There’s a rare lineup this month of five planets you’ll be able to see with the naked eye, astronomers say. It runs through the end of the month, but June 24 will be the best time to see Mercury, Venus, Mars, Jupiter and Saturn just before the sun rises.
This is the first time in 18 years the planet parade has been visible to the naked eye at the same time. Making it even more special, the planets will appear in their natural order from the sun, said Craig Joseph, director of the planetarium at St. Petersburg College.
Joseph plans to have special planetarium shows and telescope views at 8:30 p.m. Wednesdays and 7 p.m. Fridays this month that will focus on how to view the planets.
“It’s really neat that with the naked eye in the morning hours you can see the planets lined up like pearls on a necklace,” Joseph said.
It’s best to try to look for them in the southeastern horizon at least 30 minutes before sunrise, which is about 6:30 a.m. in the Tampa Bay area this time of year. Joseph recommends finding an open field or park, such as the hill at the St. Pete Pier, or an area with reduced light pollution for an unobstructed view.
On June 24, the planetary lineup will be even more compelling, according to Sky and Telescope, a journal of the American Astronomical Society. Mercury will be much easier to see, and you’ll have about an hour to enjoy the sight, from when Mercury pops above the horizon to when the rising sun washes it out of the sky.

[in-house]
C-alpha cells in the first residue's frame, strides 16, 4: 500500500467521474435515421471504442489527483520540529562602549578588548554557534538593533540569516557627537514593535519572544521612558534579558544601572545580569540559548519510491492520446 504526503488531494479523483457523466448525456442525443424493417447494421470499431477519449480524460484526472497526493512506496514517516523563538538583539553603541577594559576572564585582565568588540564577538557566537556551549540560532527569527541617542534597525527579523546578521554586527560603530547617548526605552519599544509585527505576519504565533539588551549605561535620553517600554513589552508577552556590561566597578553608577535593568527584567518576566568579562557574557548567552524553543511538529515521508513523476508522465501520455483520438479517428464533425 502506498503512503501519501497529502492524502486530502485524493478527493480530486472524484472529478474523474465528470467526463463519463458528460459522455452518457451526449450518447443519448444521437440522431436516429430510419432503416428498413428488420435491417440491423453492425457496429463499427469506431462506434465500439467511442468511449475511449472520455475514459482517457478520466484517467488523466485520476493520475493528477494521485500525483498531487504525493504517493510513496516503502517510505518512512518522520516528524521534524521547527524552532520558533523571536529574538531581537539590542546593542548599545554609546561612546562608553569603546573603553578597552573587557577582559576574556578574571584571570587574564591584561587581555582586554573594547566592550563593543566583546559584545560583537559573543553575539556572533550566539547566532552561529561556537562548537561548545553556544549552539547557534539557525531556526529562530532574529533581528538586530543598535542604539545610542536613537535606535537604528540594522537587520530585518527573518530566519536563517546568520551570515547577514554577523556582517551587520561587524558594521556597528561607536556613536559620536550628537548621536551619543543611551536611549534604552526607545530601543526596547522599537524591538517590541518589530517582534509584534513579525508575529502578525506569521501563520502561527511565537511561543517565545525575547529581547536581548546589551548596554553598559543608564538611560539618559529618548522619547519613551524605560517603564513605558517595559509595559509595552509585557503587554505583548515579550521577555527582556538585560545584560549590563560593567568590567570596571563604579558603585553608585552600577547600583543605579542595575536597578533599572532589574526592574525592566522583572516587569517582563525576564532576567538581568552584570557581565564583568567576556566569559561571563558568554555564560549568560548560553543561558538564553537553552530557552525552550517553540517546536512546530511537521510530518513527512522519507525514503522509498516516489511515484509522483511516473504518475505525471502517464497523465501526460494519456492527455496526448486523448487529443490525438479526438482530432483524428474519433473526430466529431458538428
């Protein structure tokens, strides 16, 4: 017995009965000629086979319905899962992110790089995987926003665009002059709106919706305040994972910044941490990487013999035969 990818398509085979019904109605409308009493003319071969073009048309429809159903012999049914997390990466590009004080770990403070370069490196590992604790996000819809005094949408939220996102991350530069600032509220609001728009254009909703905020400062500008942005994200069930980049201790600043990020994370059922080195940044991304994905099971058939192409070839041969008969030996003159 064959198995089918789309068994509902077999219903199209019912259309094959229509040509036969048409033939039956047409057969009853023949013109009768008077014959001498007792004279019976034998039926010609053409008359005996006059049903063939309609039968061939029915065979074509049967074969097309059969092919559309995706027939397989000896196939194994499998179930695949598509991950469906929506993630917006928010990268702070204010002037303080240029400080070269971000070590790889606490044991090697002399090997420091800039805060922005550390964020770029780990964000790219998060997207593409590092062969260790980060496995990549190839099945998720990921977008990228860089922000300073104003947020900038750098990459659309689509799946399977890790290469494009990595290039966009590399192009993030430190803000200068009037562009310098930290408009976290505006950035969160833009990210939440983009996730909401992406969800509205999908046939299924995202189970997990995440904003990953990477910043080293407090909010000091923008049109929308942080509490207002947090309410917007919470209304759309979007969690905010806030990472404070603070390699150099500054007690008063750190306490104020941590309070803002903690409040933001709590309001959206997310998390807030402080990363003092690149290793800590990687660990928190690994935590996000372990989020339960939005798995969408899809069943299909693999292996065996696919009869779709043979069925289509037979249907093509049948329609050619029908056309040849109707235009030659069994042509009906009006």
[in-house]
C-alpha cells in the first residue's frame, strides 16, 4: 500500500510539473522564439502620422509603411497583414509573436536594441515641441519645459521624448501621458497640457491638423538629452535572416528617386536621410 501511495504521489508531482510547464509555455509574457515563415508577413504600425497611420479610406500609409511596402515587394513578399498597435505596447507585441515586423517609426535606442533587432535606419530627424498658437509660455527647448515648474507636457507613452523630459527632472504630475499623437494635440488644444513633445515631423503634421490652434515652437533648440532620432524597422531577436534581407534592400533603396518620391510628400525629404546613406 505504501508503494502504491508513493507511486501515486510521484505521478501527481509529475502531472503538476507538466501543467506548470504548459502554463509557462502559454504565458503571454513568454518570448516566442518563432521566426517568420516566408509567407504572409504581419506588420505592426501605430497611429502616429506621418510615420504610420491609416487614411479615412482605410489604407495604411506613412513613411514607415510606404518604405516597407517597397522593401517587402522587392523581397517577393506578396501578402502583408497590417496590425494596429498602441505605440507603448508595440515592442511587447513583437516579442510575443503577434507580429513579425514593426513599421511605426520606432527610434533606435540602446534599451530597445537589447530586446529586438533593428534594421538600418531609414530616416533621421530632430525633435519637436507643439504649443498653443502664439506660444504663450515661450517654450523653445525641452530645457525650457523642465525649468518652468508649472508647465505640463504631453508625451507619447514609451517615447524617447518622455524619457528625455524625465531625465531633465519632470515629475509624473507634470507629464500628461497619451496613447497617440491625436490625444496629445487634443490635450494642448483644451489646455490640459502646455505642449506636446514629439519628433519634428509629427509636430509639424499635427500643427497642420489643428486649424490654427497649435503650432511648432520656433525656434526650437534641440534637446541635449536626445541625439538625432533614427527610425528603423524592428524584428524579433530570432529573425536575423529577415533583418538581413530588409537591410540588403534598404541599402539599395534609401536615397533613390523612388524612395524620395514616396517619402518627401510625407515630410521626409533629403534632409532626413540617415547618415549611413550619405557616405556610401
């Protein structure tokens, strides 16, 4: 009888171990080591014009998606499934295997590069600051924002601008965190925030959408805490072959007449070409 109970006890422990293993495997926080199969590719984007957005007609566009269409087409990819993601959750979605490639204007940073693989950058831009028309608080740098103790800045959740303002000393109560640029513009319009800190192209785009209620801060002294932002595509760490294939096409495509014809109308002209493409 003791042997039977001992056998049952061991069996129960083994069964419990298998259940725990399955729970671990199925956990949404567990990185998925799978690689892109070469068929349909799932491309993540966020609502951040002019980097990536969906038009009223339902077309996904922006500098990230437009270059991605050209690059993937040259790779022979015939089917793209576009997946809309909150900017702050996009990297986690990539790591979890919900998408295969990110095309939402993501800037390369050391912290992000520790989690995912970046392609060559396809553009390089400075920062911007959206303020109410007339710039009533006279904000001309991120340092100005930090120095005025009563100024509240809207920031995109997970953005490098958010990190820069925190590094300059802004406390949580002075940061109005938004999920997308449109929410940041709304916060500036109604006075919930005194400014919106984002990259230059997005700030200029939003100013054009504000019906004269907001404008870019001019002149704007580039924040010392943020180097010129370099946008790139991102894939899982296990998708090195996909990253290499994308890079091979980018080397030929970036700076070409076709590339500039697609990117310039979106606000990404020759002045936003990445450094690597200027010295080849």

But Joseph said you don’t have to wait: The planets are in view now on a cloudless morning. The real bonus on June 24 is that the waning crescent moon will be positioned between Venus and Mars.
This planetary alignment won’t happen again until June 22, 2040, at dusk and again on March 29, 2041, at dawn, according to the American Astronomical Society.
You may still want to pull out a pair of binoculars or telescope to see Uranus and Neptune, which will be very faint against the dawn light compared to the other planets. On June 24 and 25, the crescent moon will glide past the ice giant Uranus and make it easier to hunt down, especially using binoculars. Look for a distinctly green dot.
All the action will be in the east, Joseph said, and Venus will be the brightest.
“On June 26, the moon will be right next to Venus, which will be very pretty,” Joseph said.
If you go
SPC Planetarium shows: There will be free planetarium shows about the alignment of the planets at 8:30 p.m. June 8, June 15 and June 22. There will also be free shows at 7 p.m. June 10, June 17 and June 24. 6605 Fifth Ave. N, St. Petersburg. For more information, call 727-341-4568.